The idea of living in eternal summer surrounded by caring people who want to live life to its fullest sounds nice right?
Though we all know that dropping everything we know and making the switch to living in Brazil required more then just “wanting to do so”. Arriving in Brazil without a place to stay, source of income, solid visa or could be the proverbial “stick in our spokes” that sends us flying.
What if you could keep that stick from entering your spokes and be able to cruise in peace and happiness, would you take those actions?
Based on the 1000’s of e-mails I’ve received since starting this site, I’m going to answer the top 3 problems that we face in this community and give you solutions so that you can sleep soundly at night 🙂
1. Making Money in Brazil
By far the most asked questions and most visited pages on this site have to do with making money in Brazil . This is something obvious as without money you can only live on the graces of others and that gets tiring fast – both for you and your host.
Let’s break down the most viable options for making a living in order of most likely to most difficult:
You as a foreigner have something that Brazilians want badly: English.
Only about 5% of Brazilians speak English and the other 95% want to! This is a HUGE market and the demand for English teachers is only growing and insatiable – especially with the World Cup, Olympics and other huge events that will attract foreigners by the masses.
The reality is that the current English schools in Brazil are very poor quality (for the most part) and don’t get Brazilians fluent. Many realize this and look for foreigners to teach them by either asking for private lessons or the schools themselves will hire you to give lessons.
Now, the word on the street is that most foreigners teaching English in Brazil are doing it under the table and without a valid “work visa” (which can be tough to get). I don’t condone working illegally but as a little FYI, about 60% of Brazilians work under the table – it’s basically a huge cat and mouse game “grey area”.
If you don’t know where to get started, then I’d suggest that you take a look at this series I wrote on teaching English and definitely go take a look at – he has his ear to the ground more than I do in that area.
Working for Yourself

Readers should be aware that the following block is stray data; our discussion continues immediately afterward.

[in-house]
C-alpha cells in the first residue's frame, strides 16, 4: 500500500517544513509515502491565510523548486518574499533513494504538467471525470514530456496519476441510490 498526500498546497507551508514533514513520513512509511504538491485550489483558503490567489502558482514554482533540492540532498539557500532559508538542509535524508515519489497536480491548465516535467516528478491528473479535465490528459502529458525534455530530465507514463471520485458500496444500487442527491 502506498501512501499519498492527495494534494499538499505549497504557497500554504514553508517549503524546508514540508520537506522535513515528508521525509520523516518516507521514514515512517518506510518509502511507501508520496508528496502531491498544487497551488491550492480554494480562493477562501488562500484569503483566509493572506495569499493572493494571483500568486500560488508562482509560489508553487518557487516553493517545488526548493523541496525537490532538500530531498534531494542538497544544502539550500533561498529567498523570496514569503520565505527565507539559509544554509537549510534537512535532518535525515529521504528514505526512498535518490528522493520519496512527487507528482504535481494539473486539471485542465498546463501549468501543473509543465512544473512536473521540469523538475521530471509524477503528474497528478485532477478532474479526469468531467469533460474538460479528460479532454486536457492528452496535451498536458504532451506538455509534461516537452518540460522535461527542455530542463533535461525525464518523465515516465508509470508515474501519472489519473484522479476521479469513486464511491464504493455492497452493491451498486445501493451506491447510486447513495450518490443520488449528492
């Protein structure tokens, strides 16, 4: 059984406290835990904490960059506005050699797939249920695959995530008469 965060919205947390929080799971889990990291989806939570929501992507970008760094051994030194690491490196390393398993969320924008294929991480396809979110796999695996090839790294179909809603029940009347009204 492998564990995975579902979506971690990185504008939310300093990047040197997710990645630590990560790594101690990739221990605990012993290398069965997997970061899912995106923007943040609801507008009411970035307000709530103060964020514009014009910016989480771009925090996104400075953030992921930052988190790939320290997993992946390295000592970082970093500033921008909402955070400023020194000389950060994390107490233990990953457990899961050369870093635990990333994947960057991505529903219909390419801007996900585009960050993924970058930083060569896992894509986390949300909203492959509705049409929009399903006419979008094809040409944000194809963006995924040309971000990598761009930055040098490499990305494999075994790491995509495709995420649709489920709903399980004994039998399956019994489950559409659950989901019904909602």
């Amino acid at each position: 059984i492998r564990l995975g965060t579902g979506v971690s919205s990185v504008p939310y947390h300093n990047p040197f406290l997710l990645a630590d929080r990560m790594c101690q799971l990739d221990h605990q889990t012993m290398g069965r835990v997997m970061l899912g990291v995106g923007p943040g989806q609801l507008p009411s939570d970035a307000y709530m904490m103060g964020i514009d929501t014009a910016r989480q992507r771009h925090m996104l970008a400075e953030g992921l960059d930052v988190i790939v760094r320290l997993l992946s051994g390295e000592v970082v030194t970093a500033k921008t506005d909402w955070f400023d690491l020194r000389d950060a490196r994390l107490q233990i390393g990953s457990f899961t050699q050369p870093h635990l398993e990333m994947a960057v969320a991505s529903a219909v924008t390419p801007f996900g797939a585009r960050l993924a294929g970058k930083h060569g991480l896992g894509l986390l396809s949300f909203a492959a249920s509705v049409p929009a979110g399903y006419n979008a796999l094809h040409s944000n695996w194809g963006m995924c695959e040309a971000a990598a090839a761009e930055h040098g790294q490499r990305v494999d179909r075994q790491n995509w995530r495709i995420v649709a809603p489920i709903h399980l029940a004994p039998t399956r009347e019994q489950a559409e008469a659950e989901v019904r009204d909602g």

If you are an entrepreneurial person, then consider opening a business online or physically in Brazil.
The First Option is to open some kind of online store, digital business or just work a satellite job in order to pay for your lifestyle in Brazil.
The obvious advantage of this is that you will be making your earnings abroad at a higher rate then in Brazil, you can open your business outside Brazil and avoid the insane bureaucracy involved.
This is a great option if you are unable to get a work visa for some reason as it allows you to stay legally and earn a legal living too!
The second option is to open a physical business like a restaurant or the like. I know of several people who have done this and done really well.
If you are considering this, then you will want to check out the podcast interview I did with successful business owner Josh Stevens about his story in opening Café Cultura in Florianópolis.
Just be aware that if you are considering going down this route, that there can be a lot of tricky bureaucratic things that pop up so plan for the worst and hope for the best!
Getting a Job with a Company
If you have a solid skill set, good education or just great connections, then you could look at getting hired on with a company in Brazil.
When going down this route, you need to be aware that the company will have to sponsor your visa and offer you a solid contract.
Now, if the company has never been down this route before and hired a foreigner, then it’s best to take the employment opportunity with a grain of salt. This is due to the fact that a work visa can take anywhere from 1–2 months to get approved and costs about r$3000 for them to hire a company to take care of it all.
So never come down on a job promise, always wait until the visa is in place before coming. I say this because there are so many members of our community that have been wronged and lost everything due to empty promises, though the other side of the coin is that there are tons of others who have had great success.
2. Getting a Visa
The second most commonly asked question has to do with the best way to gain residence in Brazil.
Here are the 3 easiest visa types ranked by easiness:
Brazilian Family (or Having a Baby in Brazil)
If you are married into a Brazilian family, the it’s only a matter of going down to the consulate or Polícia Federal and arranging for your permanent visa. This visa will allow you to legally work and live in Brazil as if you were a Brazilian.